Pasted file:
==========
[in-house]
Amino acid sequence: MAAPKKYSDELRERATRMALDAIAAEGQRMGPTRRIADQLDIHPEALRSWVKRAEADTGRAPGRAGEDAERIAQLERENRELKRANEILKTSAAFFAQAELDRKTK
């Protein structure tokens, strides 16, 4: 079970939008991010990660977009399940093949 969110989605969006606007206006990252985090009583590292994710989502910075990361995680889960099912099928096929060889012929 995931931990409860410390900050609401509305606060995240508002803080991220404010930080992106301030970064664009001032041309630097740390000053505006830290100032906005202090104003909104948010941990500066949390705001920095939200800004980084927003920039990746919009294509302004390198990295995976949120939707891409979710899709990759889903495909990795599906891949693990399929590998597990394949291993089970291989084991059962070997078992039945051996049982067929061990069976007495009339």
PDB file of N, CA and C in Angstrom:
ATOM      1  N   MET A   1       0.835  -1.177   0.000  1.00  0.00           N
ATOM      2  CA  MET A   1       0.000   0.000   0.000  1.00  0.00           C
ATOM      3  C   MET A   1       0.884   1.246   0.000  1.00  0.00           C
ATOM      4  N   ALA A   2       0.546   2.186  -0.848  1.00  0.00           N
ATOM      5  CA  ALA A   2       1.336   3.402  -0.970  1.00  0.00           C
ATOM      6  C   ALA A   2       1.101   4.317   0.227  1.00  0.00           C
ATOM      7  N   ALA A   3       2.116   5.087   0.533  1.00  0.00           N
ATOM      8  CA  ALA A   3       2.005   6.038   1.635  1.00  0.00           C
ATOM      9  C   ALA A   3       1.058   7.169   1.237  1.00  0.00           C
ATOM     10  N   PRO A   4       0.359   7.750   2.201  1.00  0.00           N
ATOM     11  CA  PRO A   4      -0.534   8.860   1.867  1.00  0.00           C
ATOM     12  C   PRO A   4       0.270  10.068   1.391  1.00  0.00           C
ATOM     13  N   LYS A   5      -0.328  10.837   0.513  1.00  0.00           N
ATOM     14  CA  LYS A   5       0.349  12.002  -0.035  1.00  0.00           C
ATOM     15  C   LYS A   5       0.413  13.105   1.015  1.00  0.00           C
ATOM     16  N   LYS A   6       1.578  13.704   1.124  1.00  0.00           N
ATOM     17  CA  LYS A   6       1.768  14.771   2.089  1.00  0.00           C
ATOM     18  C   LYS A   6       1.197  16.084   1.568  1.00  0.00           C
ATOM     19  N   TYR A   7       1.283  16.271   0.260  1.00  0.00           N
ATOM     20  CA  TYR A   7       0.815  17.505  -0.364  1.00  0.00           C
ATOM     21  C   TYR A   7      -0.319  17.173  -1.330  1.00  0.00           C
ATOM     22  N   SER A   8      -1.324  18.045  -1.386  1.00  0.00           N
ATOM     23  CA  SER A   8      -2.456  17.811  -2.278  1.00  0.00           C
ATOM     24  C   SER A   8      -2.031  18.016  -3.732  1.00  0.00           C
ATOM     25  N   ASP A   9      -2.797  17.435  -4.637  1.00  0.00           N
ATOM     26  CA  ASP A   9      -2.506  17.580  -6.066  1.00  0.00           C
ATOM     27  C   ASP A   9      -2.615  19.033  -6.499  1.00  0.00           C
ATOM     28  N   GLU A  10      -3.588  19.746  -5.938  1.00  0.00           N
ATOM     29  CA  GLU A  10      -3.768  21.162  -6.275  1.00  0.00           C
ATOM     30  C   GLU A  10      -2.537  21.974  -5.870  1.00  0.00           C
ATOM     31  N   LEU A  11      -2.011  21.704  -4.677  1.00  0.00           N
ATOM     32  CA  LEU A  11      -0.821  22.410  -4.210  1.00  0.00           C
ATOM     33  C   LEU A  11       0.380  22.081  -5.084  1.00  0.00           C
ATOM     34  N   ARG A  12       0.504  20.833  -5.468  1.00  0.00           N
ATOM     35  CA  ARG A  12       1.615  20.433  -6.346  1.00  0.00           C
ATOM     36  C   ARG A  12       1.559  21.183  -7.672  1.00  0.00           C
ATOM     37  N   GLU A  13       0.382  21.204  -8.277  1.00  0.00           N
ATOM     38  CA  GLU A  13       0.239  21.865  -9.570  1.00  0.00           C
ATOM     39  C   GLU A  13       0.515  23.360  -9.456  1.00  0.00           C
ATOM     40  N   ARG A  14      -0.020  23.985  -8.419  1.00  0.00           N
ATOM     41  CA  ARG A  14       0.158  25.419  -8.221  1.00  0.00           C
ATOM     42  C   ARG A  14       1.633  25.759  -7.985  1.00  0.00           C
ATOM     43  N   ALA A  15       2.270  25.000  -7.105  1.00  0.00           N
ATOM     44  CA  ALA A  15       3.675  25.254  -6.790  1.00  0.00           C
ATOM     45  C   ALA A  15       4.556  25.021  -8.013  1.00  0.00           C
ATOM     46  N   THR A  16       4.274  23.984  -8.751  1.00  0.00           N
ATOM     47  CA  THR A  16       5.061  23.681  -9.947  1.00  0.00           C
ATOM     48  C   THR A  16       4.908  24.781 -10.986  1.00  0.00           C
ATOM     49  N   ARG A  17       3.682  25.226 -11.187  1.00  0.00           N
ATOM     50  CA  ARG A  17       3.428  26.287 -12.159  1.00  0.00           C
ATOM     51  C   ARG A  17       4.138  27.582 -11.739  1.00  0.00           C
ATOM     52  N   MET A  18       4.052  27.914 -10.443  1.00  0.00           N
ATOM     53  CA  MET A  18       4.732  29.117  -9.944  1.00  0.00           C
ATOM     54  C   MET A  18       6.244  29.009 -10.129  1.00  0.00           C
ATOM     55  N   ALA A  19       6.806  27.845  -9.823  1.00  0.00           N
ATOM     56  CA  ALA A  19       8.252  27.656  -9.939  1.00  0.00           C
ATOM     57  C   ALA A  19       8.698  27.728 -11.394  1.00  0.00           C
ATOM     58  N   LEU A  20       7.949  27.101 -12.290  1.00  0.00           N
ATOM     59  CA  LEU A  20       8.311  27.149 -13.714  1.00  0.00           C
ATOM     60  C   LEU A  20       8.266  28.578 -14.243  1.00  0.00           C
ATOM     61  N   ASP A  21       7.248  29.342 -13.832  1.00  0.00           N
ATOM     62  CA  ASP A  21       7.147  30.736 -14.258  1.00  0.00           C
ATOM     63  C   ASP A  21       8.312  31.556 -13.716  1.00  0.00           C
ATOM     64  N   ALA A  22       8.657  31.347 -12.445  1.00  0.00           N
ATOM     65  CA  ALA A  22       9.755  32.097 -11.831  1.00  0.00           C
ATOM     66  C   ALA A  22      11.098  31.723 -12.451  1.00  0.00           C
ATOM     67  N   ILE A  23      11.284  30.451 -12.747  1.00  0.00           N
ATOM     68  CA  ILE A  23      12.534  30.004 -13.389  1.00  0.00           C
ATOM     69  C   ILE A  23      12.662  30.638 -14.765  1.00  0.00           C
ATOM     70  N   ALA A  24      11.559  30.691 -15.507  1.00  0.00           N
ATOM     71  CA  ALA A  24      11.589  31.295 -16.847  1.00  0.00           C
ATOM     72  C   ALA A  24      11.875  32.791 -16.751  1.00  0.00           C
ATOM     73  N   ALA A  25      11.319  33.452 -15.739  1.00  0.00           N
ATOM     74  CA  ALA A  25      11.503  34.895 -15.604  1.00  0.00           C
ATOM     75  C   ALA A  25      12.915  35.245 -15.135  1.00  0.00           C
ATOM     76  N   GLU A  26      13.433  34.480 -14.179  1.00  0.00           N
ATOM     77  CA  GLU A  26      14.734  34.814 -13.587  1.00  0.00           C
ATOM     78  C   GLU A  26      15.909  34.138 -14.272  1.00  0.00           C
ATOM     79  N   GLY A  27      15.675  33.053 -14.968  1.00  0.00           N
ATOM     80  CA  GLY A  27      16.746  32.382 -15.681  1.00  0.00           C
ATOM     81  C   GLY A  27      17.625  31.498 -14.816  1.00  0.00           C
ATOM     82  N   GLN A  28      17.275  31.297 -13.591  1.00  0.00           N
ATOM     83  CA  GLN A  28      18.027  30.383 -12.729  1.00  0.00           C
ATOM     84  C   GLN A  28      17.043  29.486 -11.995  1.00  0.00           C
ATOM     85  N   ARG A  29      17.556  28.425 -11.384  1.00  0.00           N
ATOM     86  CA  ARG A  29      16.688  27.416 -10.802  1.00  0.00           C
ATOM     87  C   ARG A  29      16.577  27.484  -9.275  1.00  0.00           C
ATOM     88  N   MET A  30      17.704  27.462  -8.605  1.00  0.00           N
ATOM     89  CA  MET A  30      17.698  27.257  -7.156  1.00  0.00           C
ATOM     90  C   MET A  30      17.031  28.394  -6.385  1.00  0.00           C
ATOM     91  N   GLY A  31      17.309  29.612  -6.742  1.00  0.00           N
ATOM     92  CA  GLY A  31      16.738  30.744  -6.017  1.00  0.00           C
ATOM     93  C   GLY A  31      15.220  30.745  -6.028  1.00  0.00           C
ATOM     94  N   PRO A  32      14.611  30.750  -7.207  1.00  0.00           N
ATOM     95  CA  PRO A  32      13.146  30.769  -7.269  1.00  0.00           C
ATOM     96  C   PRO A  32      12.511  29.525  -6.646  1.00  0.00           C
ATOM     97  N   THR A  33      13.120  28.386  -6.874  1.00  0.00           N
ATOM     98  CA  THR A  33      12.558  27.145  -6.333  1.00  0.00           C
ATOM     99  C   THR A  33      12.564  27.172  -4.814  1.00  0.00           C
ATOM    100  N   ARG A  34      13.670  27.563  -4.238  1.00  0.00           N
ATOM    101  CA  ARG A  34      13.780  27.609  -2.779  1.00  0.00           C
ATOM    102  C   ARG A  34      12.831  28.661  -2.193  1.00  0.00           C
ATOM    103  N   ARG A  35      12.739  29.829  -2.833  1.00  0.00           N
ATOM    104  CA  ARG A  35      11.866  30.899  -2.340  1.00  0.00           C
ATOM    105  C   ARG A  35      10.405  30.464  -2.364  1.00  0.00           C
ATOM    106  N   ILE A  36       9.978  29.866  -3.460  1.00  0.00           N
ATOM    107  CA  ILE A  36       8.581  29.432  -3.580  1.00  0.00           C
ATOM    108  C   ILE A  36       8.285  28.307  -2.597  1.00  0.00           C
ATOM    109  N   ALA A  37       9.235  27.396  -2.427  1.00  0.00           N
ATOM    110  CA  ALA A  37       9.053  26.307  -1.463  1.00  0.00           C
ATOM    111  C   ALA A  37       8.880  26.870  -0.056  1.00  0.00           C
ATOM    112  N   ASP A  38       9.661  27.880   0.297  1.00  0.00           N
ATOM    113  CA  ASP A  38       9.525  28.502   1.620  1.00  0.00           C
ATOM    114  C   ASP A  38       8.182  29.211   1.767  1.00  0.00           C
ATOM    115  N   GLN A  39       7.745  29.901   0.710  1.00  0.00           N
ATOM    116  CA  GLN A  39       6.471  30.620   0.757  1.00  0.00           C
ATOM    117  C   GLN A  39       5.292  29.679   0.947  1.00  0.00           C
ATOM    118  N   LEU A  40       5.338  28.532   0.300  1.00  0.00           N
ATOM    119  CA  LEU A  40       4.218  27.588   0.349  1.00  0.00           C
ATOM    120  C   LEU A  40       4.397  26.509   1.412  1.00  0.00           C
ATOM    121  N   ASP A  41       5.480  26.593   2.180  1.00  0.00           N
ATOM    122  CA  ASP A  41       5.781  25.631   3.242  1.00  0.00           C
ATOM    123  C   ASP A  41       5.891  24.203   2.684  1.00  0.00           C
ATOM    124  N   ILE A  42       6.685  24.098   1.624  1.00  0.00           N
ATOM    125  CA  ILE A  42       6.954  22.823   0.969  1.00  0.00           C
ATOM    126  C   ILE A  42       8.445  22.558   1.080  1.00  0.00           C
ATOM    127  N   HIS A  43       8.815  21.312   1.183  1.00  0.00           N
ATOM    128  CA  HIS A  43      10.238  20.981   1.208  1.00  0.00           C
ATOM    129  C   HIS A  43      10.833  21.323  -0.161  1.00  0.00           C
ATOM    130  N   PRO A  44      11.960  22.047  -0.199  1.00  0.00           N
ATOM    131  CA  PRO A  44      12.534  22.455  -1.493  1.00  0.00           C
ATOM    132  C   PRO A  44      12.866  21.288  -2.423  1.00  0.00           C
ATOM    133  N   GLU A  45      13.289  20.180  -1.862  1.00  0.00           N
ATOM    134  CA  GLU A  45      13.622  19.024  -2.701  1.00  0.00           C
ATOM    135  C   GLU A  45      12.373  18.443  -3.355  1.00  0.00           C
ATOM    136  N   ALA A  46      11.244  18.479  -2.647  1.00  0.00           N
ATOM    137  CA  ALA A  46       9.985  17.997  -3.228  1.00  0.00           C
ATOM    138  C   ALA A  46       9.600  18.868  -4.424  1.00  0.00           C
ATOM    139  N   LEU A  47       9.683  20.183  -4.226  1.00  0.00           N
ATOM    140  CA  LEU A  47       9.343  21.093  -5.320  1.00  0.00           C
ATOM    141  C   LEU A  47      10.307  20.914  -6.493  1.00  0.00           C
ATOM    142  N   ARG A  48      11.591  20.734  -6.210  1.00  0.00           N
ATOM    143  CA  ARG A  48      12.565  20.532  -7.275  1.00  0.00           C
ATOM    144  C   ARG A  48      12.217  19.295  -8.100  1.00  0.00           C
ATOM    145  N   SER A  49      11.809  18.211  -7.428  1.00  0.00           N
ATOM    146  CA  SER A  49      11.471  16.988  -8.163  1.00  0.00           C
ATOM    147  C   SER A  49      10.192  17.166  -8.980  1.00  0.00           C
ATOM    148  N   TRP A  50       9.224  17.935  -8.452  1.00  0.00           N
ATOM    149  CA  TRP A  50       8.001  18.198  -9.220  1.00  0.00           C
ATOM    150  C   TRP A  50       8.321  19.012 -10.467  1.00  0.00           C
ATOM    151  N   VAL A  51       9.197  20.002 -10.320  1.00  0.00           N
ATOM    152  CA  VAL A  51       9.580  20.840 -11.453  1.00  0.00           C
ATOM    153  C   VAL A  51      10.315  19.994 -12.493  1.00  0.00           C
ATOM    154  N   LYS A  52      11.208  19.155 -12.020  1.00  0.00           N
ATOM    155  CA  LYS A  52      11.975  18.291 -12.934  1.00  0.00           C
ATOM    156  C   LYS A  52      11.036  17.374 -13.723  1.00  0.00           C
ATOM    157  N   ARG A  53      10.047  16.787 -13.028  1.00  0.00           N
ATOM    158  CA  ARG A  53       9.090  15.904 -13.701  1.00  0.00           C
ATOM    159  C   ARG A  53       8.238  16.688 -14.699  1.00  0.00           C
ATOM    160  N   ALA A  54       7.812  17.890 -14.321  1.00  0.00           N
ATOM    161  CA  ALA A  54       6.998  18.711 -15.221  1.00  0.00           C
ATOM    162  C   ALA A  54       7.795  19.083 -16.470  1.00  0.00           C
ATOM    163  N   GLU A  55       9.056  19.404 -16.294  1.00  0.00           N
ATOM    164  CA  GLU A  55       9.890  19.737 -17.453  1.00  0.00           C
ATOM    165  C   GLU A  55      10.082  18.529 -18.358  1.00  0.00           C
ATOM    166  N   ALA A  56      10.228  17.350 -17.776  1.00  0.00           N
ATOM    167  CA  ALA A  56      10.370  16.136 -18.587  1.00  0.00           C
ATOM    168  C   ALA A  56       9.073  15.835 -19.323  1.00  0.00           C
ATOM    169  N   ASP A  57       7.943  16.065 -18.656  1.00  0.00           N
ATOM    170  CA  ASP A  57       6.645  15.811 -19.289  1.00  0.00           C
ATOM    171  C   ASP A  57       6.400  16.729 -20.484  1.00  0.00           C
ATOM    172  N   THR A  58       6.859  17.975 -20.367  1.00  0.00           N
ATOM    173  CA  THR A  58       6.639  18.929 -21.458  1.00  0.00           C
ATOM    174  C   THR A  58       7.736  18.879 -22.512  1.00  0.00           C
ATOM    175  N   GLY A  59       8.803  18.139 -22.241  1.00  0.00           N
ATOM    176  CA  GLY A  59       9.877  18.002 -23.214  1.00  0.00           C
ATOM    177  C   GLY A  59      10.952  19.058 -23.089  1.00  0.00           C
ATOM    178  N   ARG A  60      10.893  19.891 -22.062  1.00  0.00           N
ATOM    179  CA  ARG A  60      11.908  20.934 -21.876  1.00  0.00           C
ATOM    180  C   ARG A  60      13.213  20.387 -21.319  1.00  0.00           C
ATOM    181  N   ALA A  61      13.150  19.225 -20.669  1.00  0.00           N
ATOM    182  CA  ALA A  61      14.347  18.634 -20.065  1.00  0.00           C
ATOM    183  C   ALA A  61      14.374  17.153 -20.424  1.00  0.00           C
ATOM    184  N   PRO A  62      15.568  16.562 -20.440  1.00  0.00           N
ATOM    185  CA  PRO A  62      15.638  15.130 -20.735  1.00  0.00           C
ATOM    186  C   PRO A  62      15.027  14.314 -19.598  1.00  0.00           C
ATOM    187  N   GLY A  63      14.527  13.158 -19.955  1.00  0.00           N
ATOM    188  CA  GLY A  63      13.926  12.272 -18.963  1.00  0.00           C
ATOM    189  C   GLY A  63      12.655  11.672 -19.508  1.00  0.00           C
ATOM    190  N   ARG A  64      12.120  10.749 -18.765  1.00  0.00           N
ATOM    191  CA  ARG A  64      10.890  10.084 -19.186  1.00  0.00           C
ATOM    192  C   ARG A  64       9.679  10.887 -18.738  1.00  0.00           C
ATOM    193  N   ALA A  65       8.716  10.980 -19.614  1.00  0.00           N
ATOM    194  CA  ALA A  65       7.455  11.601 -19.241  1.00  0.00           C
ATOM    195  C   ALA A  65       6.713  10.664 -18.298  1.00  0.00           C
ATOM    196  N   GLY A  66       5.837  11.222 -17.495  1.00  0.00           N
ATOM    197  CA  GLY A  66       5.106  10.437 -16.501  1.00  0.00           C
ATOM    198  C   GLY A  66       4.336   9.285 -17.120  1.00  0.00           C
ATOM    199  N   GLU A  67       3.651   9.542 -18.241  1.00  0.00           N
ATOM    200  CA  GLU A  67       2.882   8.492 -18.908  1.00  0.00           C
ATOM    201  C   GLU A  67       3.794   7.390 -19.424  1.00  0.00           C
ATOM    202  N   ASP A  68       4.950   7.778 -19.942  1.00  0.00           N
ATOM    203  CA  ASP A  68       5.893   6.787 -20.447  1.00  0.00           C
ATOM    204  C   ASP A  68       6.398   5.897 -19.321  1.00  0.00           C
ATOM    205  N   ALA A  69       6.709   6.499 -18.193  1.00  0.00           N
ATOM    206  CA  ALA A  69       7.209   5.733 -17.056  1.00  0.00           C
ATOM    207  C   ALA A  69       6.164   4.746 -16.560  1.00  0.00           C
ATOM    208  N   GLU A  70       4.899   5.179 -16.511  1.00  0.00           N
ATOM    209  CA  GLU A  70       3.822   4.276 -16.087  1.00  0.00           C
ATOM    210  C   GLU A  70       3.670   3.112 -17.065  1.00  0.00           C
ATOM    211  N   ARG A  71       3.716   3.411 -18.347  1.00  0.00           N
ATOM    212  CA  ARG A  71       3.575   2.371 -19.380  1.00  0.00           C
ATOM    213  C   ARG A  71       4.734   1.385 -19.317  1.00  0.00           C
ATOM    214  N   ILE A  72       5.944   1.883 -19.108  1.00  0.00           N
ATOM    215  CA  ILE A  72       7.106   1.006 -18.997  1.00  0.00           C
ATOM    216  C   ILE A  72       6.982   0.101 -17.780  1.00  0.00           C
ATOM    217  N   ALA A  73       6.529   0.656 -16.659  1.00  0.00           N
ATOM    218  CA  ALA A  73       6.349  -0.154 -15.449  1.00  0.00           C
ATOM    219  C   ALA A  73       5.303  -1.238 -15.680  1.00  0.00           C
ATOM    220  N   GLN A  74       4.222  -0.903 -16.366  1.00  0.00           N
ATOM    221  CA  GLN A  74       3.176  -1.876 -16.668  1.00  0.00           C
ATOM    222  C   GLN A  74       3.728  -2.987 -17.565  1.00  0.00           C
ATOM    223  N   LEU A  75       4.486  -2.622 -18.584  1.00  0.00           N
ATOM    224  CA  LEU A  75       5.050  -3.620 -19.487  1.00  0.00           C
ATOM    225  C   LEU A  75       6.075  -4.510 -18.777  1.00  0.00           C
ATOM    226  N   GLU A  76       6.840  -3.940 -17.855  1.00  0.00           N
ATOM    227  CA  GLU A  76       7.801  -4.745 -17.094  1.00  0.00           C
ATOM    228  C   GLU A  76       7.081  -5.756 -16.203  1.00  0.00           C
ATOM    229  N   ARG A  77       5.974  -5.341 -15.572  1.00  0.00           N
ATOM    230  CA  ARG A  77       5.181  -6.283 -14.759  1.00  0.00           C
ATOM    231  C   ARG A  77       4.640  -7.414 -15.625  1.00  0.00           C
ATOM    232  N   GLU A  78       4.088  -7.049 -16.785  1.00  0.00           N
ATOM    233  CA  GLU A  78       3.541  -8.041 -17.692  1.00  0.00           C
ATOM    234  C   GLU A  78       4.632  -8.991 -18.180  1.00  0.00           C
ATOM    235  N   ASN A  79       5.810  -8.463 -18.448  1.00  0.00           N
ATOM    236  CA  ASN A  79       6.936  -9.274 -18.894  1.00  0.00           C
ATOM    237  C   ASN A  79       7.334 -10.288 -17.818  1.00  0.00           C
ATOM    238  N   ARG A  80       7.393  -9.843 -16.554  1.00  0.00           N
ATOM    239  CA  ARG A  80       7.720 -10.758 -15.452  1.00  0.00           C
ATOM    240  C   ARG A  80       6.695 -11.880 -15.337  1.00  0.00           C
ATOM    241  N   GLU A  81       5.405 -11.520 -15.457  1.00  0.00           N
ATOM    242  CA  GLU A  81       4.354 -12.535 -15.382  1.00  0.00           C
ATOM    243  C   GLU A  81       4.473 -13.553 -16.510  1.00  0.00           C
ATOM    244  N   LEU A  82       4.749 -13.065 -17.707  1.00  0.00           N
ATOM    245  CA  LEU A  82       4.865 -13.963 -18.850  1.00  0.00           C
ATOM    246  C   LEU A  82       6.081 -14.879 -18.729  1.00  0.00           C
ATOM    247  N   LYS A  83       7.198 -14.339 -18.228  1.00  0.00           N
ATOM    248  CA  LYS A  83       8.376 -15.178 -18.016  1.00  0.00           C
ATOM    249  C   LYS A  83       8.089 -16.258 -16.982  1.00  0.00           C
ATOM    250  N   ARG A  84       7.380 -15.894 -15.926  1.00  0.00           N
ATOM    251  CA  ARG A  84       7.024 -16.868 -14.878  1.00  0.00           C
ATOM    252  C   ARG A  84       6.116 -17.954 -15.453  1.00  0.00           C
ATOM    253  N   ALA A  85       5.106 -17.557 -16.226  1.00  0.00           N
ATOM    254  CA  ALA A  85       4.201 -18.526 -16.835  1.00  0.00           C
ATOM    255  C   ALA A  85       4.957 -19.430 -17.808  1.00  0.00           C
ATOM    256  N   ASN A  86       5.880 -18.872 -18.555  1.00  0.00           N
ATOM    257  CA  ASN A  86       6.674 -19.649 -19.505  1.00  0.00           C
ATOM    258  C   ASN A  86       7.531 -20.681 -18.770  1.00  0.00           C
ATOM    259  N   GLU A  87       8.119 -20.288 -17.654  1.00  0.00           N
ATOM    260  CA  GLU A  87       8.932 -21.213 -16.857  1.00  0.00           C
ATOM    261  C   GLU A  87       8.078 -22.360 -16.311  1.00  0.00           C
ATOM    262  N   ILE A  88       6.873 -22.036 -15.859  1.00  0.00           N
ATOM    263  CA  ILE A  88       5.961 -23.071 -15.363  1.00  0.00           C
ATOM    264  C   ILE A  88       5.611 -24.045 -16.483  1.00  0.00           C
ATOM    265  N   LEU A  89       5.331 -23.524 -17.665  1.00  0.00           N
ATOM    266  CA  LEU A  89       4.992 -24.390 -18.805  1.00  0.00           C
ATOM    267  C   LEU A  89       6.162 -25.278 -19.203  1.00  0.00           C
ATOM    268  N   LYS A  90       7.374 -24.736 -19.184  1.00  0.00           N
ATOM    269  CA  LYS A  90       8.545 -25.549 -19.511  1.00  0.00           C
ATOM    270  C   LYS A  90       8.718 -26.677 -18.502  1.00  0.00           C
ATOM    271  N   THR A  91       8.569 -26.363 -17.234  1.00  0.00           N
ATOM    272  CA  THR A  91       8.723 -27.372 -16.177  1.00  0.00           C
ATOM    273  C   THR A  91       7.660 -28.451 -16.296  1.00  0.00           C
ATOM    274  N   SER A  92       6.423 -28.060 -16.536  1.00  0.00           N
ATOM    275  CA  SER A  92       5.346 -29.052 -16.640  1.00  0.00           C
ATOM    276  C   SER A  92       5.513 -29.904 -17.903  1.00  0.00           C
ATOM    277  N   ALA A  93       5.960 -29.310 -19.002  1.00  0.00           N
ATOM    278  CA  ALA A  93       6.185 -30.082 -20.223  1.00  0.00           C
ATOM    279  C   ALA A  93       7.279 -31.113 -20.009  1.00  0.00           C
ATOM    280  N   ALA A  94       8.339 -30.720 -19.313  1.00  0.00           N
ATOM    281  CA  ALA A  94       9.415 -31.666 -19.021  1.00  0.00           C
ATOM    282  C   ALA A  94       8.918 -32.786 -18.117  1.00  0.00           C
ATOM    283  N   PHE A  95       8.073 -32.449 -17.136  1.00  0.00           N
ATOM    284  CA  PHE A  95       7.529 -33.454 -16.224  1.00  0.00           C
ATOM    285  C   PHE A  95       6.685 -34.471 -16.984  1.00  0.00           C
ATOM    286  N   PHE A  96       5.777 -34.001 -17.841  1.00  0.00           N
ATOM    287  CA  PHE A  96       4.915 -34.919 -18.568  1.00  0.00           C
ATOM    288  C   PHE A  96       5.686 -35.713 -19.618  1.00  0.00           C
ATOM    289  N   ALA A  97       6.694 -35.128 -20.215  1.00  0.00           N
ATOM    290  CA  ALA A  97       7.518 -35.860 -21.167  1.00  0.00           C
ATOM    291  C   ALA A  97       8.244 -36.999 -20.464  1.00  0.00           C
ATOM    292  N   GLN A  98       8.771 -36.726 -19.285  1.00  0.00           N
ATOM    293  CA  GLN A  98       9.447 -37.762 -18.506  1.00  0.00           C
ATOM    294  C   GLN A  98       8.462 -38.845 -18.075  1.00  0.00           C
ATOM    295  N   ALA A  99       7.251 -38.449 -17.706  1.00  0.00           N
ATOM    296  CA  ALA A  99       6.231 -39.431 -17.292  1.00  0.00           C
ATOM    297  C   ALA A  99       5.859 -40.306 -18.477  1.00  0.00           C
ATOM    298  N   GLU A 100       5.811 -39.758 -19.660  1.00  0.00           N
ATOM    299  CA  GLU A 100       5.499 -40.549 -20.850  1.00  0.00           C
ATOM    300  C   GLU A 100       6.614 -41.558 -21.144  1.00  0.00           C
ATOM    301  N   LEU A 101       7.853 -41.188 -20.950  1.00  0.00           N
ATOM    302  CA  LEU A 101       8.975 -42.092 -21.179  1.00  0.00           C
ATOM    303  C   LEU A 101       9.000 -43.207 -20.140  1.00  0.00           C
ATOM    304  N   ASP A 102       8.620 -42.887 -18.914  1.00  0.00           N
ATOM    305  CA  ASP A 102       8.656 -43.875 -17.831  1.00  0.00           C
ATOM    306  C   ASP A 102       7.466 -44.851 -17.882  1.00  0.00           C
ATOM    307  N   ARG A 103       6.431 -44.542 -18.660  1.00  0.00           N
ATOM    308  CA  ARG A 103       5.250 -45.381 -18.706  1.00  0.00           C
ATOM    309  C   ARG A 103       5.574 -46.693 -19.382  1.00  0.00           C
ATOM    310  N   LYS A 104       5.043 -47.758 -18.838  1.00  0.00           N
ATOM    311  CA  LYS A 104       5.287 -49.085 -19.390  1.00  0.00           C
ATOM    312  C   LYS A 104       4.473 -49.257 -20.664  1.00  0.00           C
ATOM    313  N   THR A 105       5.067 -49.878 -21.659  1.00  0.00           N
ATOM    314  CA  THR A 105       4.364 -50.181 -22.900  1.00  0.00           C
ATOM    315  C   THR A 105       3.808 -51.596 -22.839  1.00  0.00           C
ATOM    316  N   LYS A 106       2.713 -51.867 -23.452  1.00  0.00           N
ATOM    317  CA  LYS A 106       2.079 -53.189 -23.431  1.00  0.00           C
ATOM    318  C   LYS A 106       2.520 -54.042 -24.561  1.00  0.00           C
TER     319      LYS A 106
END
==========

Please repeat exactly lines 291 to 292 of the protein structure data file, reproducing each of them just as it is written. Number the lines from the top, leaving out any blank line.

ATOM    287  CA  PHE A  96       4.915 -34.919 -18.568  1.00  0.00           C
ATOM    288  C   PHE A  96       5.686 -35.713 -19.618  1.00  0.00           C